I've not encountered a nasty doctor (but then I've not encountered many). My mum would call her GP incompetent, she had seriously high blood pressure, weeks of tests and then only when she searched the 'net, she diagnosed herself and went and asked for her b.p to be taken was it noticed. V. lucky she didn't have a stroke :eek:
    Hmmm, internet is a blessing and a curse. On the one hand it sometimes helps people pick up stuff that a doc may have missed (tho really a BP check is so damned easy that a GP should do it everytime its something BP related), but on the other hand you get people panicking they have something awful when its not at all.

    Had a lady with a blister on her foot come in once convinced it was a diabetic ulcer... :eek: lol.

    I think the best thing about online resources isn't actually self diagnosis but help and information groups. Alot of docs simply are crud at explaining the ins and outs of conditions (unsurprising given the time constraints of appointments).
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    (Original post by Helenia)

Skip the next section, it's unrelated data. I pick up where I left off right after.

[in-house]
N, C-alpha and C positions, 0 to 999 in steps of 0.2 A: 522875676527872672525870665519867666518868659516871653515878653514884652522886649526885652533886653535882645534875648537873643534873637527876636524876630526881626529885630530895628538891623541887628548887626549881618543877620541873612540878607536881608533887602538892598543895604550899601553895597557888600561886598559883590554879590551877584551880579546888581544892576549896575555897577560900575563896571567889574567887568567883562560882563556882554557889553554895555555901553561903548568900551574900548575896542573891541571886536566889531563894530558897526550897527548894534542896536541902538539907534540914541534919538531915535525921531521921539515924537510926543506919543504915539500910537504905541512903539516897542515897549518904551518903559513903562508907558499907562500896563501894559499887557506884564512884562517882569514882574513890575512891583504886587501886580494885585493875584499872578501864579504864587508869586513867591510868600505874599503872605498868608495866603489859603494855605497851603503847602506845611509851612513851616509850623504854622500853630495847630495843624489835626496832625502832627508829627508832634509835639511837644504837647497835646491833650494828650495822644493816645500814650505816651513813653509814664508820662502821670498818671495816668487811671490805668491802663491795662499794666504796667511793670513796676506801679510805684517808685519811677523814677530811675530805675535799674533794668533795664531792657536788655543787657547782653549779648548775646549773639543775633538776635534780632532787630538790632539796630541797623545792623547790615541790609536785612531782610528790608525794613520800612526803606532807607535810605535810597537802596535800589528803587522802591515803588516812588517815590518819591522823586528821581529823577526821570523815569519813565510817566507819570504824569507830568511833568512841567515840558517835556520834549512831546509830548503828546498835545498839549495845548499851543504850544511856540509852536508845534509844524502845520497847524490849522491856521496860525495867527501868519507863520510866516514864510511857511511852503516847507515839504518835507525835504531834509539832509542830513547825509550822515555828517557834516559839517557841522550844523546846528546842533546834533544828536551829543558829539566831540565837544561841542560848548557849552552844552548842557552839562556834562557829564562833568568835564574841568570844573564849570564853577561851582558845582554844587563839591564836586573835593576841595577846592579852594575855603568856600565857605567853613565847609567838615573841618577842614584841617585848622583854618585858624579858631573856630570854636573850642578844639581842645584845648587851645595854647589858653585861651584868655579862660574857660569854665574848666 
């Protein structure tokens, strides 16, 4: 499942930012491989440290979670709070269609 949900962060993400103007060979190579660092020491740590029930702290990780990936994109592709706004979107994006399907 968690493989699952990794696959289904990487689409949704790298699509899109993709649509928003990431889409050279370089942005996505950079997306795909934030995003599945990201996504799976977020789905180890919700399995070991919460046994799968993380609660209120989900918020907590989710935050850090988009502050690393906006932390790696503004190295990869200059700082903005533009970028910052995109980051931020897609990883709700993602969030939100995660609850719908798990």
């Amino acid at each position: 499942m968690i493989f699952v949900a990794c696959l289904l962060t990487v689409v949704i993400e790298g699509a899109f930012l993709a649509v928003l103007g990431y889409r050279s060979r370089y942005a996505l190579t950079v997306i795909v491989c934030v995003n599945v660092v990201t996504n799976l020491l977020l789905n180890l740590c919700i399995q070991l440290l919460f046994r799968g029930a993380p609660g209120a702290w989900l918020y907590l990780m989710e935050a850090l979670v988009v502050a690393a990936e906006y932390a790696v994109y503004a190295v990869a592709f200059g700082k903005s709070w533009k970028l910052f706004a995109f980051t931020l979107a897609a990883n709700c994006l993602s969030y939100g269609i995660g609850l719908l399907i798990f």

The sad thing is, a lot of GPs would love to be able to spend more time with their patients, but simply can't, because if you run over with one, then the next one will be late and the backlog just builds up. We just need more of them.
    The simple solution would surely be that Universities increase the number of places open for Medical students? If there is such a need for general practitioners, why aren't Universities recognising this and allowing for more students to study Medicine? It seems that at most univerisites, only 1/5 of applicants get a place - overall you can see that thousands of potential doctors will be wasted every year.
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    It's quite amusing - statistics show that when a character in a soap has a certain illness or a disease, a surge of patients self diagnose themself with it, no matter how obscure or unlikely the case.
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    (Original post by Whizz Kid)
    The simple solution would surely be that Universities increase the number of places open for Medical students? If there is such a need for general practitioners, why aren't Universities recognising this and allowing for more students to study Medicine? It seems that at most univerisites, only 1/5 of applicants get a place - overall you can see that thousands of potential doctors will be wasted every year.
    No, we have enough annual medical students now.
    We don't have enough hospital funding for doctors.

    You can train as many med students as you like, but if theres no funding to pay their wages as docotors then you ain't gonna get more docs!